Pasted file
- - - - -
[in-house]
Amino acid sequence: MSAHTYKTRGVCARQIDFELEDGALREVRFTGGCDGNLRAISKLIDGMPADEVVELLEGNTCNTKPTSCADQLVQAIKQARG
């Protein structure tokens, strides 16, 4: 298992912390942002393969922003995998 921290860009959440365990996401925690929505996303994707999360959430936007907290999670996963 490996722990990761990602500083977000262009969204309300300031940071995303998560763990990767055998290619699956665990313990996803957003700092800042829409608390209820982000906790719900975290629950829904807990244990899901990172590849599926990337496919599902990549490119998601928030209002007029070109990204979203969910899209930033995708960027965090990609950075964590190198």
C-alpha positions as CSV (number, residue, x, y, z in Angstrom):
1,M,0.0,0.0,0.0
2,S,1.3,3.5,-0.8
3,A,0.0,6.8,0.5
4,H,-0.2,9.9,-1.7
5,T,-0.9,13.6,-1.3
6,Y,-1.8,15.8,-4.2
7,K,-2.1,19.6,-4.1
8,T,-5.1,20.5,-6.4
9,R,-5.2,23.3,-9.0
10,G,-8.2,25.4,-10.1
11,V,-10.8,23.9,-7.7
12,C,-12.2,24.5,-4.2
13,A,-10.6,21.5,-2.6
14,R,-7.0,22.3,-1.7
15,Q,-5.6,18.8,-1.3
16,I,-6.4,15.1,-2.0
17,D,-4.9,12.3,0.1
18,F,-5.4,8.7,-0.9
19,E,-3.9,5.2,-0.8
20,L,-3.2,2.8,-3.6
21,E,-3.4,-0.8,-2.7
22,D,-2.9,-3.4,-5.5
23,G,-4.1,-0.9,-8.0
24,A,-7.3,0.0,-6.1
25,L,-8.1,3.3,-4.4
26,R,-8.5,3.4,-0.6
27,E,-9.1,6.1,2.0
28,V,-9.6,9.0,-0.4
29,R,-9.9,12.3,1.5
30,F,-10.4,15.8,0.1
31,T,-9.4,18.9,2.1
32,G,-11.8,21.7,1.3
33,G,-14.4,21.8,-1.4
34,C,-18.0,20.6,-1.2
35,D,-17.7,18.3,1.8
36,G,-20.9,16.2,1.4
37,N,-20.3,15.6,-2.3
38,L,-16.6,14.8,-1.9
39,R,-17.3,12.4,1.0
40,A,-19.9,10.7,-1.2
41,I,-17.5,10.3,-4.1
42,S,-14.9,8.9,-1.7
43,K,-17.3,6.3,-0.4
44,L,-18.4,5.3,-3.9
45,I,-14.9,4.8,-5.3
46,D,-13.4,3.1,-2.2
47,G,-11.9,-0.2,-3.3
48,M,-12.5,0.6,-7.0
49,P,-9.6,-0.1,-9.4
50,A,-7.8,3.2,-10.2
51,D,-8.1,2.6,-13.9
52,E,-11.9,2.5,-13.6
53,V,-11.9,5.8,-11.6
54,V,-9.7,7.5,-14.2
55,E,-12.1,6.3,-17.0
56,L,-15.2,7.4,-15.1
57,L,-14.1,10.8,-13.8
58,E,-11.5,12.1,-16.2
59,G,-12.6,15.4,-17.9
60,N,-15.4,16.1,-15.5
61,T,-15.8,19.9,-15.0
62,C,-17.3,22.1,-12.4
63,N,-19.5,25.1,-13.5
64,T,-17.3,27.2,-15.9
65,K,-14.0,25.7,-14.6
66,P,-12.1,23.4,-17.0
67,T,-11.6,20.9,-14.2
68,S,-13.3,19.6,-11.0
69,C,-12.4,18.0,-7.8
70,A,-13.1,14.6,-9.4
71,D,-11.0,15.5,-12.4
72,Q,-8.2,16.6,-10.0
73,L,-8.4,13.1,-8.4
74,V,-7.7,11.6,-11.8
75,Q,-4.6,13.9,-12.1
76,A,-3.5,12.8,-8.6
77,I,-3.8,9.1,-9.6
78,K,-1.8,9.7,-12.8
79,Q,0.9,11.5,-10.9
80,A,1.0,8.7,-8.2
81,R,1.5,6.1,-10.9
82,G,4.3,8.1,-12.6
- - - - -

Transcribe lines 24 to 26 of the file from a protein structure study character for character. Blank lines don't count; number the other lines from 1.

20,L,-3.2,2.8,-3.6
21,E,-3.4,-0.8,-2.7
22,D,-2.9,-3.4,-5.5